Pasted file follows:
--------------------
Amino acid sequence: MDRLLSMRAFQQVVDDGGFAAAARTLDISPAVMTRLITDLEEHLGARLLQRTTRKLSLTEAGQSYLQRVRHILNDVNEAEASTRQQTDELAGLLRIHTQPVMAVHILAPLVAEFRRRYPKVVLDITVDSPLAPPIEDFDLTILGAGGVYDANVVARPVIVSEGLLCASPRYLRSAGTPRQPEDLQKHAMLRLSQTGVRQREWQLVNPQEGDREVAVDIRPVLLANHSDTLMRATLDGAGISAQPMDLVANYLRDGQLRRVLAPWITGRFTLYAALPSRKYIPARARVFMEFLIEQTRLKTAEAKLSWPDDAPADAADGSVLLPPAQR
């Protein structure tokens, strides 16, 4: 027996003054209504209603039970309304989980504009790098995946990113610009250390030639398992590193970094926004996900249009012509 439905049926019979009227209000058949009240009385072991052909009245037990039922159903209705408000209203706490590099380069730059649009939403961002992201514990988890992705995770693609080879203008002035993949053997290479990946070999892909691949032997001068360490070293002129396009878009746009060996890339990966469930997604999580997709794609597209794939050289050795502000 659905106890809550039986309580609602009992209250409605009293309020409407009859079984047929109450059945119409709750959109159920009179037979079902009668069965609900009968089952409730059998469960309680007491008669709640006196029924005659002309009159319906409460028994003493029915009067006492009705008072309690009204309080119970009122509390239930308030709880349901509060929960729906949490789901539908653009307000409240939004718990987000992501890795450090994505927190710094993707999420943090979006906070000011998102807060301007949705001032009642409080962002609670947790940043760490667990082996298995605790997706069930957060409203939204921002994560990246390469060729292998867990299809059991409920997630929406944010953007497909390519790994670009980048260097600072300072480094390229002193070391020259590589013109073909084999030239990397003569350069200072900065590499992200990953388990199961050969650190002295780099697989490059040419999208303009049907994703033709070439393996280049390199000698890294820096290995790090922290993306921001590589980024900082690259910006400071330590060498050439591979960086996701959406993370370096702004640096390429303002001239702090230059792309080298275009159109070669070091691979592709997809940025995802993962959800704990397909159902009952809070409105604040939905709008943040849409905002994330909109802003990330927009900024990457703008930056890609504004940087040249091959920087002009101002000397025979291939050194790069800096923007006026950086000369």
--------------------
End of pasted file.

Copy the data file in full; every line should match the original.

Amino acid sequence: MDRLLSMRAFQQVVDDGGFAAAARTLDISPAVMTRLITDLEEHLGARLLQRTTRKLSLTEAGQSYLQRVRHILNDVNEAEASTRQQTDELAGLLRIHTQPVMAVHILAPLVAEFRRRYPKVVLDITVDSPLAPPIEDFDLTILGAGGVYDANVVARPVIVSEGLLCASPRYLRSAGTPRQPEDLQKHAMLRLSQTGVRQREWQLVNPQEGDREVAVDIRPVLLANHSDTLMRATLDGAGISAQPMDLVANYLRDGQLRRVLAPWITGRFTLYAALPSRKYIPARARVFMEFLIEQTRLKTAEAKLSWPDDAPADAADGSVLLPPAQR
């Protein structure tokens, strides 16, 4: 027996003054209504209603039970309304989980504009790098995946990113610009250390030639398992590193970094926004996900249009012509 439905049926019979009227209000058949009240009385072991052909009245037990039922159903209705408000209203706490590099380069730059649009939403961002992201514990988890992705995770693609080879203008002035993949053997290479990946070999892909691949032997001068360490070293002129396009878009746009060996890339990966469930997604999580997709794609597209794939050289050795502000 659905106890809550039986309580609602009992209250409605009293309020409407009859079984047929109450059945119409709750959109159920009179037979079902009668069965609900009968089952409730059998469960309680007491008669709640006196029924005659002309009159319906409460028994003493029915009067006492009705008072309690009204309080119970009122509390239930308030709880349901509060929960729906949490789901539908653009307000409240939004718990987000992501890795450090994505927190710094993707999420943090979006906070000011998102807060301007949705001032009642409080962002609670947790940043760490667990082996298995605790997706069930957060409203939204921002994560990246390469060729292998867990299809059991409920997630929406944010953007497909390519790994670009980048260097600072300072480094390229002193070391020259590589013109073909084999030239990397003569350069200072900065590499992200990953388990199961050969650190002295780099697989490059040419999208303009049907994703033709070439393996280049390199000698890294820096290995790090922290993306921001590589980024900082690259910006400071330590060498050439591979960086996701959406993370370096702004640096390429303002001239702090230059792309080298275009159109070669070091691979592709997809940025995802993962959800704990397909159902009952809070409105604040939905709008943040849409905002994330909109802003990330927009900024990457703008930056890609504004940087040249091959920087002009101002000397025979291939050194790069800096923007006026950086000369």